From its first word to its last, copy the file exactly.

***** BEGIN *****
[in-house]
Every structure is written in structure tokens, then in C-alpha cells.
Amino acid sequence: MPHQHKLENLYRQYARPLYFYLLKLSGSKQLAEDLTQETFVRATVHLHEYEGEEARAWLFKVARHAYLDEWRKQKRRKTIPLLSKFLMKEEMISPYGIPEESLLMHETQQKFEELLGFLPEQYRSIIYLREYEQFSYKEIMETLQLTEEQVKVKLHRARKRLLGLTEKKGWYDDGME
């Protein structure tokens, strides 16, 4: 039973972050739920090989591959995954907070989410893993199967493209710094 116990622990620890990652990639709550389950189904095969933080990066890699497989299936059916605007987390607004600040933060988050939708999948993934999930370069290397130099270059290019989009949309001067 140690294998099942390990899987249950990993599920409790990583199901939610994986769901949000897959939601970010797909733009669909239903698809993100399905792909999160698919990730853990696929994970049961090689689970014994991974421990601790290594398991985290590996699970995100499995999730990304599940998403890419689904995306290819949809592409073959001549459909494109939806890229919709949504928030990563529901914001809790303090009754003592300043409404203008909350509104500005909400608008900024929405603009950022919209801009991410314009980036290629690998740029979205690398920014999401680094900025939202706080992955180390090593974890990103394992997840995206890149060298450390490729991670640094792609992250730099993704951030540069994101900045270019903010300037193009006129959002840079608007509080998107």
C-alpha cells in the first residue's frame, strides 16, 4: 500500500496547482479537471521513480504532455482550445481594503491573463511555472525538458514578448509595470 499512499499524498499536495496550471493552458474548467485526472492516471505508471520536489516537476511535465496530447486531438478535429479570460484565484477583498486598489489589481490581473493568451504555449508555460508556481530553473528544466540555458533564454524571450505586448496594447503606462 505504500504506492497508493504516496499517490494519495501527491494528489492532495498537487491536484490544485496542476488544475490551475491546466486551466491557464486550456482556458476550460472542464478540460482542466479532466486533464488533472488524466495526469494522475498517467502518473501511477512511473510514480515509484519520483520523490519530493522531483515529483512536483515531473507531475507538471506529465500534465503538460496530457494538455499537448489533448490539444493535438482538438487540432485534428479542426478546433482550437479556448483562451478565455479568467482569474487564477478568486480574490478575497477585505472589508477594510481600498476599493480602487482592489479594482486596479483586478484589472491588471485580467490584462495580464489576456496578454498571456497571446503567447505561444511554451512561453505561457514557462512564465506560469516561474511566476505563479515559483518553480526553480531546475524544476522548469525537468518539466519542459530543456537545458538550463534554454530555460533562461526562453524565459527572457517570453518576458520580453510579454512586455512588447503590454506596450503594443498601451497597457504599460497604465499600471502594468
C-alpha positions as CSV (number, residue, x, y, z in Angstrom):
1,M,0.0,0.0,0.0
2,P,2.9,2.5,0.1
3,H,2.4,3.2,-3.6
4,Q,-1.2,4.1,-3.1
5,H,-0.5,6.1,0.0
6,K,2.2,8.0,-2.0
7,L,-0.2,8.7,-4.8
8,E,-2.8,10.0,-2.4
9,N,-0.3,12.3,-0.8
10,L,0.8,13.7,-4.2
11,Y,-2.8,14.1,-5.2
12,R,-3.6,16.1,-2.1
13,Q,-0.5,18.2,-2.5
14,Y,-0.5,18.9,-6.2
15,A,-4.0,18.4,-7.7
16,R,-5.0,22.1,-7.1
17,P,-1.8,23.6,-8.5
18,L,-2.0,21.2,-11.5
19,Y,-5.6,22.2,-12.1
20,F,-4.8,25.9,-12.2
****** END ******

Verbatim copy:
[in-house]
Every structure is written in structure tokens, then in C-alpha cells.
Amino acid sequence: MPHQHKLENLYRQYARPLYFYLLKLSGSKQLAEDLTQETFVRATVHLHEYEGEEARAWLFKVARHAYLDEWRKQKRRKTIPLLSKFLMKEEMISPYGIPEESLLMHETQQKFEELLGFLPEQYRSIIYLREYEQFSYKEIMETLQLTEEQVKVKLHRARKRLLGLTEKKGWYDDGME
């Protein structure tokens, strides 16, 4: 039973972050739920090989591959995954907070989410893993199967493209710094 116990622990620890990652990639709550389950189904095969933080990066890699497989299936059916605007987390607004600040933060988050939708999948993934999930370069290397130099270059290019989009949309001067 140690294998099942390990899987249950990993599920409790990583199901939610994986769901949000897959939601970010797909733009669909239903698809993100399905792909999160698919990730853990696929994970049961090689689970014994991974421990601790290594398991985290590996699970995100499995999730990304599940998403890419689904995306290819949809592409073959001549459909494109939806890229919709949504928030990563529901914001809790303090009754003592300043409404203008909350509104500005909400608008900024929405603009950022919209801009991410314009980036290629690998740029979205690398920014999401680094900025939202706080992955180390090593974890990103394992997840995206890149060298450390490729991670640094792609992250730099993704951030540069994101900045270019903010300037193009006129959002840079608007509080998107």
C-alpha cells in the first residue's frame, strides 16, 4: 500500500496547482479537471521513480504532455482550445481594503491573463511555472525538458514578448509595470 499512499499524498499536495496550471493552458474548467485526472492516471505508471520536489516537476511535465496530447486531438478535429479570460484565484477583498486598489489589481490581473493568451504555449508555460508556481530553473528544466540555458533564454524571450505586448496594447503606462 505504500504506492497508493504516496499517490494519495501527491494528489492532495498537487491536484490544485496542476488544475490551475491546466486551466491557464486550456482556458476550460472542464478540460482542466479532466486533464488533472488524466495526469494522475498517467502518473501511477512511473510514480515509484519520483520523490519530493522531483515529483512536483515531473507531475507538471506529465500534465503538460496530457494538455499537448489533448490539444493535438482538438487540432485534428479542426478546433482550437479556448483562451478565455479568467482569474487564477478568486480574490478575497477585505472589508477594510481600498476599493480602487482592489479594482486596479483586478484589472491588471485580467490584462495580464489576456496578454498571456497571446503567447505561444511554451512561453505561457514557462512564465506560469516561474511566476505563479515559483518553480526553480531546475524544476522548469525537468518539466519542459530543456537545458538550463534554454530555460533562461526562453524565459527572457517570453518576458520580453510579454512586455512588447503590454506596450503594443498601451497597457504599460497604465499600471502594468
C-alpha positions as CSV (number, residue, x, y, z in Angstrom):
1,M,0.0,0.0,0.0
2,P,2.9,2.5,0.1
3,H,2.4,3.2,-3.6
4,Q,-1.2,4.1,-3.1
5,H,-0.5,6.1,0.0
6,K,2.2,8.0,-2.0
7,L,-0.2,8.7,-4.8
8,E,-2.8,10.0,-2.4
9,N,-0.3,12.3,-0.8
10,L,0.8,13.7,-4.2
11,Y,-2.8,14.1,-5.2
12,R,-3.6,16.1,-2.1
13,Q,-0.5,18.2,-2.5
14,Y,-0.5,18.9,-6.2
15,A,-4.0,18.4,-7.7
16,R,-5.0,22.1,-7.1
17,P,-1.8,23.6,-8.5
18,L,-2.0,21.2,-11.5
19,Y,-5.6,22.2,-12.1
20,F,-4.8,25.9,-12.2